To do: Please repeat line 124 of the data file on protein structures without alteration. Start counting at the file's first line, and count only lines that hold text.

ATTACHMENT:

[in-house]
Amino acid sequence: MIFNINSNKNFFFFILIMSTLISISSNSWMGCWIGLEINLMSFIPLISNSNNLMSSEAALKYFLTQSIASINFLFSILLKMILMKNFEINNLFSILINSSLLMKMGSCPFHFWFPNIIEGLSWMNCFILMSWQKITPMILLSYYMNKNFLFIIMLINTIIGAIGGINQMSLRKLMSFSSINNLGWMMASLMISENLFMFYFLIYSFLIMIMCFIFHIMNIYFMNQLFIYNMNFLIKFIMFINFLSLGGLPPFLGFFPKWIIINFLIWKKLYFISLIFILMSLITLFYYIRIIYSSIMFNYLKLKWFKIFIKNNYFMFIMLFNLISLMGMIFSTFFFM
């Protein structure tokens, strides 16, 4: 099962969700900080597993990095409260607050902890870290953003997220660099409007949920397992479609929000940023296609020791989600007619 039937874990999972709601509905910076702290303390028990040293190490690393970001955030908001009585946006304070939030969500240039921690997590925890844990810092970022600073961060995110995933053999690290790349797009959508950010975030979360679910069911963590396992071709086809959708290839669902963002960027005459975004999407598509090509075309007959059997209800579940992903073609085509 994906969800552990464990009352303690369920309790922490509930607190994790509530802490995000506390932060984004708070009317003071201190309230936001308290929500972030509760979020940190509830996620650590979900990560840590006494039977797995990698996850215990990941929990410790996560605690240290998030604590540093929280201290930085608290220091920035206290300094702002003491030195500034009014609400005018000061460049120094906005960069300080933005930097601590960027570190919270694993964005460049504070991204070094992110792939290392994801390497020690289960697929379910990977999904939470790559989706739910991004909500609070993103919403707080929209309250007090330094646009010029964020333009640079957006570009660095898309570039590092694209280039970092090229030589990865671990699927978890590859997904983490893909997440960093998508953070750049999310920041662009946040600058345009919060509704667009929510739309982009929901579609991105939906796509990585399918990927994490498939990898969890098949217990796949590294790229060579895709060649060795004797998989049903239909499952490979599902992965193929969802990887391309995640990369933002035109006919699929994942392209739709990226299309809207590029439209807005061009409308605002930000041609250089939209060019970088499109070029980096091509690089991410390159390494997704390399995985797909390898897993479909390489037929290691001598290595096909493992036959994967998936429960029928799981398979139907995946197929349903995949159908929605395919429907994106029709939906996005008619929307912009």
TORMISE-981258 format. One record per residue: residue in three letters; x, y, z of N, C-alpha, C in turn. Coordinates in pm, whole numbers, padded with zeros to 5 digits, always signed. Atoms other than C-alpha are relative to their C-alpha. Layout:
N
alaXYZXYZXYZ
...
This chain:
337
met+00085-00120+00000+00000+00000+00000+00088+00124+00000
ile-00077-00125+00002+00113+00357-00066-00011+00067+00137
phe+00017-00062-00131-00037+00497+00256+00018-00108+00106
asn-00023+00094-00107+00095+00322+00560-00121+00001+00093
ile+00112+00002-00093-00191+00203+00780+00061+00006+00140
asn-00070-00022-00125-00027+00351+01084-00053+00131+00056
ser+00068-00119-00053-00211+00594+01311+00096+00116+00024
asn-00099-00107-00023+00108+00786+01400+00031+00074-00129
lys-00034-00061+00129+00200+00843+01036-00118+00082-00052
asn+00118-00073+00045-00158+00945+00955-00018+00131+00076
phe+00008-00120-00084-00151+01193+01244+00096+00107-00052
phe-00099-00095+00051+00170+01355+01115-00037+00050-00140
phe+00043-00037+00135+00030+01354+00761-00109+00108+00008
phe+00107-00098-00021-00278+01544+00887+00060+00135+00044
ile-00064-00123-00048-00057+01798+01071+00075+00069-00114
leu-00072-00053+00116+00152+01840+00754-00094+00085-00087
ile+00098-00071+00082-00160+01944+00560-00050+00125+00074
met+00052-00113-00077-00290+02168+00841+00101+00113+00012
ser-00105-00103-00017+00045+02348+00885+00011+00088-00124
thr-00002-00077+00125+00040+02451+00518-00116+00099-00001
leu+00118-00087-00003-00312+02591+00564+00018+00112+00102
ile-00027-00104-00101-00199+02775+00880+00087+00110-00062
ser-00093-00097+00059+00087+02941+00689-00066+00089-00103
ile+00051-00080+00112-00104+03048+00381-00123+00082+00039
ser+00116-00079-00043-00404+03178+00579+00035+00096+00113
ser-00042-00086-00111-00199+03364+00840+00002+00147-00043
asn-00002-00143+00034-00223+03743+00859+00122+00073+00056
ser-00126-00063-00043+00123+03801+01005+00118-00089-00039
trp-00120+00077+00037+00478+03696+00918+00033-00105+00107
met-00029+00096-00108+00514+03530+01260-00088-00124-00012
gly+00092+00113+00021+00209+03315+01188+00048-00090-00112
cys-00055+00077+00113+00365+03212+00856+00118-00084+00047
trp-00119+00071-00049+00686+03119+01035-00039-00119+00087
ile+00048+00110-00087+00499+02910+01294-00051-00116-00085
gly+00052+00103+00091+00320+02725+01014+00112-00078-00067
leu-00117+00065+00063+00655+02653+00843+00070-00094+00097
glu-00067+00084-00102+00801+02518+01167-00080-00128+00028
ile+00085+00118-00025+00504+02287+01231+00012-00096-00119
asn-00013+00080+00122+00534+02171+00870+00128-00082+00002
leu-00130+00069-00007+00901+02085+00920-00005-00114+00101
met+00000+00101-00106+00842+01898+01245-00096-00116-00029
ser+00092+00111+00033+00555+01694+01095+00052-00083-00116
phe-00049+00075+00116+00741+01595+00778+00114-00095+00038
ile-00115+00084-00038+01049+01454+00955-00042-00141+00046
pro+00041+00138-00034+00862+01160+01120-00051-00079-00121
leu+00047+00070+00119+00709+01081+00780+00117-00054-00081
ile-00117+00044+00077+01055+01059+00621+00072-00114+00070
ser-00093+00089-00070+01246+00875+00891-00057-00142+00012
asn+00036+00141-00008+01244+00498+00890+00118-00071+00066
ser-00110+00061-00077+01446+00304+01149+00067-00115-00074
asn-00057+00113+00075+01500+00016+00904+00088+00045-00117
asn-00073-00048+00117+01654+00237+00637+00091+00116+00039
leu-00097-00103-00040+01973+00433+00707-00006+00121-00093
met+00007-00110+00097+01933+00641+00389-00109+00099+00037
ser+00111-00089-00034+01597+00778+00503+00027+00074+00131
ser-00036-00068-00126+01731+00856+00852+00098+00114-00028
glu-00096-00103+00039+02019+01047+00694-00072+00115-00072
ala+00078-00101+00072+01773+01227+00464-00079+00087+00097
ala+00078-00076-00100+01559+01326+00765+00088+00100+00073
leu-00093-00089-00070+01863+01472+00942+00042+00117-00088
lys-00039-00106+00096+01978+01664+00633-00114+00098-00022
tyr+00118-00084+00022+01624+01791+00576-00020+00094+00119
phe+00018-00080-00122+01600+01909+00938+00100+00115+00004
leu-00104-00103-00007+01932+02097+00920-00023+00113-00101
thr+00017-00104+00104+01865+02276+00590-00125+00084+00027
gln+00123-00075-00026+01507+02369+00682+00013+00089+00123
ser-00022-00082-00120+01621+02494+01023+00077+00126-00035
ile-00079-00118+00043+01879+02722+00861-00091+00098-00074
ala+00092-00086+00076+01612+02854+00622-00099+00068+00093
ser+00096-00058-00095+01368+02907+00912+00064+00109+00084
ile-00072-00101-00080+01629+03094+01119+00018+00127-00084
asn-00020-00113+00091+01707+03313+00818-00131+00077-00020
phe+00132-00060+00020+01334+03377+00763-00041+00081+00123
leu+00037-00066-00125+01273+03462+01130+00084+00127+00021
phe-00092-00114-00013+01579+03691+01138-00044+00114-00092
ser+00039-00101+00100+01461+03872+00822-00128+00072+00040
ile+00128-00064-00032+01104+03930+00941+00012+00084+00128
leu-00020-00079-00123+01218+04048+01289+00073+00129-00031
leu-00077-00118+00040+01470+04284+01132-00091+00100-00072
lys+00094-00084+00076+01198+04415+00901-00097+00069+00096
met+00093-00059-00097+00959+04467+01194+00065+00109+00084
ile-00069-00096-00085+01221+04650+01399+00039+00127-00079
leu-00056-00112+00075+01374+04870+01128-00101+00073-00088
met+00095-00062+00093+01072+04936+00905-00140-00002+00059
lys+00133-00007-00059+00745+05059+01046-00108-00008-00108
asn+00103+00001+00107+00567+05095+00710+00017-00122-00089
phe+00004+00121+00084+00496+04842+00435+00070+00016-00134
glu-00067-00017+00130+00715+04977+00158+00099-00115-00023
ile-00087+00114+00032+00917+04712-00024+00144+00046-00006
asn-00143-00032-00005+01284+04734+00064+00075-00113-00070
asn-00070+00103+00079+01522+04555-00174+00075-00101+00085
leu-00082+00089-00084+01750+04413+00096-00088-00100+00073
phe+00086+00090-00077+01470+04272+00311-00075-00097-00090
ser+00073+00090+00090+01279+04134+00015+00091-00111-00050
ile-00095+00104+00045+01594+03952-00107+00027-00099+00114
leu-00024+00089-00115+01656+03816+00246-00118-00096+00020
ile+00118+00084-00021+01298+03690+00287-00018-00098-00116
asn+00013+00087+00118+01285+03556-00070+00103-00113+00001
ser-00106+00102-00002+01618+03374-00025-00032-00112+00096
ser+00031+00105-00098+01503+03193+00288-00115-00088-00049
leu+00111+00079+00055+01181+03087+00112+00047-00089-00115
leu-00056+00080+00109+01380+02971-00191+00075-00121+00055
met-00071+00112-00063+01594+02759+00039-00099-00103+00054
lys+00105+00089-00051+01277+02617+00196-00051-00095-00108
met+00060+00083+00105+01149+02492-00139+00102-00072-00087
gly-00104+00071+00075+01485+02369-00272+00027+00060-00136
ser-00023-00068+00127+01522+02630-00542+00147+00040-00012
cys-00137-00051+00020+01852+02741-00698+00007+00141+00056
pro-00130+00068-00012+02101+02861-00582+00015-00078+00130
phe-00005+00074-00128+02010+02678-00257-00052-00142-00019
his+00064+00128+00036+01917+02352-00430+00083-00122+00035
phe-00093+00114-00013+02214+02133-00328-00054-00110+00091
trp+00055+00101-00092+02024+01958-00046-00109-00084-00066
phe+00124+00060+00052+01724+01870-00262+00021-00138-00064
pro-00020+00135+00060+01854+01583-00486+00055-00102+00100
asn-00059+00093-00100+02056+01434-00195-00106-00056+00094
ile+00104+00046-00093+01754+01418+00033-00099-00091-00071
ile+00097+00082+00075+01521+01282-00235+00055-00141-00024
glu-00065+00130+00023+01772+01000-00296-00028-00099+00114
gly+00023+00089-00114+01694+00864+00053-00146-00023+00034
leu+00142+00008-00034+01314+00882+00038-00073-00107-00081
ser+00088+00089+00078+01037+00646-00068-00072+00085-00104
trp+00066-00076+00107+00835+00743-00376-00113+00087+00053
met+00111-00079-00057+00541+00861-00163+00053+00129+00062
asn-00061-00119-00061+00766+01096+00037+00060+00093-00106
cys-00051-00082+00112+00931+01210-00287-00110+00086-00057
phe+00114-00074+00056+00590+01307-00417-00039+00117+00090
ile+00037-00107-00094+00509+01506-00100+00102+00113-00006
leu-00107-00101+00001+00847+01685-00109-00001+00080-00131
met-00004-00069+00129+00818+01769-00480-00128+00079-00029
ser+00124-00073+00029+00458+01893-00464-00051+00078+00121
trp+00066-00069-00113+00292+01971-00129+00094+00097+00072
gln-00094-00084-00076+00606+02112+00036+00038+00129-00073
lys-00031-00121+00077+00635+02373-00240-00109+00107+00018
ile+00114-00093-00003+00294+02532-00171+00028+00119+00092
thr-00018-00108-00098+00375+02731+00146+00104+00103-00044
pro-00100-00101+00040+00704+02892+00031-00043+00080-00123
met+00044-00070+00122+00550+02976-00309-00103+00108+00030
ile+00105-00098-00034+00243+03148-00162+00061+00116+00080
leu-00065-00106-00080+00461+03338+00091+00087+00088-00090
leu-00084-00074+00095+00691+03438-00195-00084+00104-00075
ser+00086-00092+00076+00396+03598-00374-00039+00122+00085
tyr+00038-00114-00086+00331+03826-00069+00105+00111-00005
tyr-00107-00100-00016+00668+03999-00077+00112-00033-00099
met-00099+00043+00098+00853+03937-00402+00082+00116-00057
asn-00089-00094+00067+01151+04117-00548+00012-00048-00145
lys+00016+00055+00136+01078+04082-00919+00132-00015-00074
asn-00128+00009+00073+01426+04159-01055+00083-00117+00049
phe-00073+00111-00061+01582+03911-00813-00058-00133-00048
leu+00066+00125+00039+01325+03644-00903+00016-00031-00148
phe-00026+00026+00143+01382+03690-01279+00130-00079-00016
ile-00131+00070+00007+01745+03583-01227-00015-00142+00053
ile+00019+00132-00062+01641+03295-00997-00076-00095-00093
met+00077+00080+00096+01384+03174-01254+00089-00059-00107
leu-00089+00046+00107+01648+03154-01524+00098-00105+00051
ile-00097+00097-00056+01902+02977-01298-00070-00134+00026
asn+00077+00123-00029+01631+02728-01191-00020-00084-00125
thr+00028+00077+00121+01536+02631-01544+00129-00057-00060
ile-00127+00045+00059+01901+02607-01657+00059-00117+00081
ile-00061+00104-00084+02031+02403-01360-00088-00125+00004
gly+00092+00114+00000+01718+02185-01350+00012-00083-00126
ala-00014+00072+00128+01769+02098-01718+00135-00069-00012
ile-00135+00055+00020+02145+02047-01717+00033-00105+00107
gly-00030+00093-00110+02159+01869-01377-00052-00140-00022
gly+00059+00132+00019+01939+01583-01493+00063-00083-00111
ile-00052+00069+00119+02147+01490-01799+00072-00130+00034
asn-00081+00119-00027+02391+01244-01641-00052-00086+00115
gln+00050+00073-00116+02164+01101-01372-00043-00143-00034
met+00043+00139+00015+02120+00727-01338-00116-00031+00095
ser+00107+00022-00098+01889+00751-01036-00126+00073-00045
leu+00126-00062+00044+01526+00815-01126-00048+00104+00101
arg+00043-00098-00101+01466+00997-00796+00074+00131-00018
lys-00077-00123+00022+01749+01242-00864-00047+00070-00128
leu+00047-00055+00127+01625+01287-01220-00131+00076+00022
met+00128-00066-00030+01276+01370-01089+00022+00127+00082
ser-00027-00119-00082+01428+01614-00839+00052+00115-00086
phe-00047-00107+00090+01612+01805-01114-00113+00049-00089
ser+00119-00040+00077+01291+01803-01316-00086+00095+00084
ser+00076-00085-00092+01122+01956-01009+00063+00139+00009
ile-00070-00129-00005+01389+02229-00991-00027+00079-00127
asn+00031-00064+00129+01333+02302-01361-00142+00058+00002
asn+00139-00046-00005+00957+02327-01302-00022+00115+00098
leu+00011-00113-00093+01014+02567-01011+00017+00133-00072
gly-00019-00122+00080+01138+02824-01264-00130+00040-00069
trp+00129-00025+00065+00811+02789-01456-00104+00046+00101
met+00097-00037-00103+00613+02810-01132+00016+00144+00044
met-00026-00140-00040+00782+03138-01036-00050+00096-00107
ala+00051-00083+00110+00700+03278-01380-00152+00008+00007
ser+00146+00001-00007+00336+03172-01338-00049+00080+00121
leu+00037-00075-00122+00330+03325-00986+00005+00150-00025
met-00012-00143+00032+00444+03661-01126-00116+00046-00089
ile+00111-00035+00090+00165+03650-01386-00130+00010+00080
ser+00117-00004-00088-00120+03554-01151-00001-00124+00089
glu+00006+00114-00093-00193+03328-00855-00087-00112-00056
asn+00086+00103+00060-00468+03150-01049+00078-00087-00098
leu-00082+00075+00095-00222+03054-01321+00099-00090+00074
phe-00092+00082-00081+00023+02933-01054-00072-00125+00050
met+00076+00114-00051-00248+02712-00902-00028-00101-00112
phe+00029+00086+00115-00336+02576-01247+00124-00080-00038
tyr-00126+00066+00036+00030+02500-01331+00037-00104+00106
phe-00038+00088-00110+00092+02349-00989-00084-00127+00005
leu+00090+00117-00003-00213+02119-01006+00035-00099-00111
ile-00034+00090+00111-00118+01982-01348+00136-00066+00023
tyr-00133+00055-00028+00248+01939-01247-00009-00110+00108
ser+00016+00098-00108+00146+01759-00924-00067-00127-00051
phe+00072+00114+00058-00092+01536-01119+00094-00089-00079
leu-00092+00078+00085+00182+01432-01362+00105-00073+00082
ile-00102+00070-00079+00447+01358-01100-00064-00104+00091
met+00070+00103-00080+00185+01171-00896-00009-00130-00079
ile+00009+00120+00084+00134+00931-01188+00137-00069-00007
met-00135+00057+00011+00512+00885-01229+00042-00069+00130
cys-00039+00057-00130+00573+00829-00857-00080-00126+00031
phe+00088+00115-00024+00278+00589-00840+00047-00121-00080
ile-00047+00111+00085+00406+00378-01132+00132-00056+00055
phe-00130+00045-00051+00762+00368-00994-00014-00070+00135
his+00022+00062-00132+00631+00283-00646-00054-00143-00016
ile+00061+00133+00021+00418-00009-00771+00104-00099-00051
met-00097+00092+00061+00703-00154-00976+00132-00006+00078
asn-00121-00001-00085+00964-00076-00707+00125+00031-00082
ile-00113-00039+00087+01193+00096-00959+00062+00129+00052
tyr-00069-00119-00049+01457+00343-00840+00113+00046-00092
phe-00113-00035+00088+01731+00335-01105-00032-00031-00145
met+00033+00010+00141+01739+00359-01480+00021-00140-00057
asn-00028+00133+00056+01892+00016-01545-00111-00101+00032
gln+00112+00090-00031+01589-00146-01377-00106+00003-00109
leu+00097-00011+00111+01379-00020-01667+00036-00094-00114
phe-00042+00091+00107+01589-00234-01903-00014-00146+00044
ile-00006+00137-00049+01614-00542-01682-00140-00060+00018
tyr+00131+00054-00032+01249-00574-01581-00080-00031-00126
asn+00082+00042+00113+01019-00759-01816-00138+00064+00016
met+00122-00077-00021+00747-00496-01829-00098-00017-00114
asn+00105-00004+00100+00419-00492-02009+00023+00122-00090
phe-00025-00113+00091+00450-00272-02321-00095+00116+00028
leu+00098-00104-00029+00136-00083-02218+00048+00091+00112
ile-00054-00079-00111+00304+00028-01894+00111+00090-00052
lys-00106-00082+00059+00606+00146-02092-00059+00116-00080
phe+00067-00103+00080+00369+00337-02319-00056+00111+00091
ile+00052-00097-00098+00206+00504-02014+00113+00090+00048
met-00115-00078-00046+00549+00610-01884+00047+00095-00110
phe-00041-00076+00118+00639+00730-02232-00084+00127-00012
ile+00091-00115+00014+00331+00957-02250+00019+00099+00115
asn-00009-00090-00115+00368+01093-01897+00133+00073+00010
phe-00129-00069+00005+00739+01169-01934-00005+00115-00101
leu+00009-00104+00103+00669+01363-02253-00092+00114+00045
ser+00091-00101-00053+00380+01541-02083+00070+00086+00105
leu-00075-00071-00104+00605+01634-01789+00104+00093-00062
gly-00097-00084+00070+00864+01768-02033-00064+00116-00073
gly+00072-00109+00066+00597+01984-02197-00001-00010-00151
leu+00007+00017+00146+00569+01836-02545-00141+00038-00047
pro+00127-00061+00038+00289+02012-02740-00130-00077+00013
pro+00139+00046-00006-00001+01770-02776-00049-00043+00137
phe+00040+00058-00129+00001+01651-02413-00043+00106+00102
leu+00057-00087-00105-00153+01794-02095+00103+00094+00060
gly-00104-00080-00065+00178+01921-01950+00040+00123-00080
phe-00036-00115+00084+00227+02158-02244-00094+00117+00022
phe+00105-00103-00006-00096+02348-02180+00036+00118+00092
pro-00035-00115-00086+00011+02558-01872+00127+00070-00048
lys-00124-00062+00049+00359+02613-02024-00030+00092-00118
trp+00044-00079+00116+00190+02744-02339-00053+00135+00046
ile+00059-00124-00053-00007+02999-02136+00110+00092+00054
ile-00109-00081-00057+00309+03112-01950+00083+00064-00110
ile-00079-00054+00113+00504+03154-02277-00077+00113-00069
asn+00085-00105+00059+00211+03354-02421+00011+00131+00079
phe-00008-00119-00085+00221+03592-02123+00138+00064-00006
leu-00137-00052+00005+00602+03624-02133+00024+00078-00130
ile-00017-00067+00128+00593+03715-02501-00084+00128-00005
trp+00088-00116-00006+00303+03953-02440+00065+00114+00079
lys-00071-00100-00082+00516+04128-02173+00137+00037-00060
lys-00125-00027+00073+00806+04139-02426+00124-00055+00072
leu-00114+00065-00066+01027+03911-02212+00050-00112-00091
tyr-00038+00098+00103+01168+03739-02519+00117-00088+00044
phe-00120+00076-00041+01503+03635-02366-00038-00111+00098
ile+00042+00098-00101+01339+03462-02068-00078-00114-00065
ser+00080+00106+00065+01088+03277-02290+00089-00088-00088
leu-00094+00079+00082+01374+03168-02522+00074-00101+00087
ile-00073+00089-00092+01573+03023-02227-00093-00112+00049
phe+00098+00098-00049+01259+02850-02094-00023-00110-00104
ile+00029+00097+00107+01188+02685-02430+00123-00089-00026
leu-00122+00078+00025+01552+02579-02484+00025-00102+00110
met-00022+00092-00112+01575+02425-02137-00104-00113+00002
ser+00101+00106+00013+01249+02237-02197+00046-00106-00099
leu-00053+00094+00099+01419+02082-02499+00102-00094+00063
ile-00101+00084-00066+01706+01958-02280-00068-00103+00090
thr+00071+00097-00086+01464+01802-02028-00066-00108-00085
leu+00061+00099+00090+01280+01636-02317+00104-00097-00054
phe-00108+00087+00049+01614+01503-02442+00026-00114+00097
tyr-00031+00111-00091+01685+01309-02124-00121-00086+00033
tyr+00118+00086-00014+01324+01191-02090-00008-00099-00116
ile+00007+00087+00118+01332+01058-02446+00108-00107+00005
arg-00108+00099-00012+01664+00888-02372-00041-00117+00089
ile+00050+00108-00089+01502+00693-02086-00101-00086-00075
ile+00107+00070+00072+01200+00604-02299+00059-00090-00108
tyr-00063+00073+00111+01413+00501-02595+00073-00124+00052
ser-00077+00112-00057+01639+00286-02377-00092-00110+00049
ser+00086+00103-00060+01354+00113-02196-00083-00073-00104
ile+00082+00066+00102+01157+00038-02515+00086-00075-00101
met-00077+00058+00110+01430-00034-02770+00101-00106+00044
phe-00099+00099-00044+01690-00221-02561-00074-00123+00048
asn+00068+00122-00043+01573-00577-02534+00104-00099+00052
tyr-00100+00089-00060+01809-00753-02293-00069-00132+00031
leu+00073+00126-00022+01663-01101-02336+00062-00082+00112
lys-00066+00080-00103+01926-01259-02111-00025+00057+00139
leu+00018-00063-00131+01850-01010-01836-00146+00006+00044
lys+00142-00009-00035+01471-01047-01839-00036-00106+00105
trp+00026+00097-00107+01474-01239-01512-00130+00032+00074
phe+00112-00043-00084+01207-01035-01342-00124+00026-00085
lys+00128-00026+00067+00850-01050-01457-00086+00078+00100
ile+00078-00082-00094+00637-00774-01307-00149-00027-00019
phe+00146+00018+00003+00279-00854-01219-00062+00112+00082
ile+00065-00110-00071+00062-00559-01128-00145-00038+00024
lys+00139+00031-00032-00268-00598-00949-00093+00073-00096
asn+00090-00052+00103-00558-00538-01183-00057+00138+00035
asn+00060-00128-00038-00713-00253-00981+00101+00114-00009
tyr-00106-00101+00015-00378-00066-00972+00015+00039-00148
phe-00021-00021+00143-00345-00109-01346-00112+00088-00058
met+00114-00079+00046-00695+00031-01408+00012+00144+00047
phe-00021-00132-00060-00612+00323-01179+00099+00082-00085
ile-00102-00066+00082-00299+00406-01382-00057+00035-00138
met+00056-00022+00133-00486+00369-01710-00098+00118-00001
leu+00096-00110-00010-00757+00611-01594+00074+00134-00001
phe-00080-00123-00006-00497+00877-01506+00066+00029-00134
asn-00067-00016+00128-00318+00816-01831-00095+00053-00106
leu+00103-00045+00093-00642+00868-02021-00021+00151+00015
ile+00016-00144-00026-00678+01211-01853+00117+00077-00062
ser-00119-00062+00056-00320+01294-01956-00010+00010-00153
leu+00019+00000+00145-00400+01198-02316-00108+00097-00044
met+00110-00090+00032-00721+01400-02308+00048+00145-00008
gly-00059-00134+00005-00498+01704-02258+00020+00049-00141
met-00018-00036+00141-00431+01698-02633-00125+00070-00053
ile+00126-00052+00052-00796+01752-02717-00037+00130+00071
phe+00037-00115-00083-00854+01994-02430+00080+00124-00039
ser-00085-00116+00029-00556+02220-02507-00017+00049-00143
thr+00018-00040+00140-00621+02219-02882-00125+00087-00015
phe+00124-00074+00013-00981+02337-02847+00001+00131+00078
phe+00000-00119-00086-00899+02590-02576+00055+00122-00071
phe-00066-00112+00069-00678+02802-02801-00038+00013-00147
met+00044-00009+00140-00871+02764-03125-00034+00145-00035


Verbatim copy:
pro-00020+00135+00060+01854+01583-00486+00055-00102+00100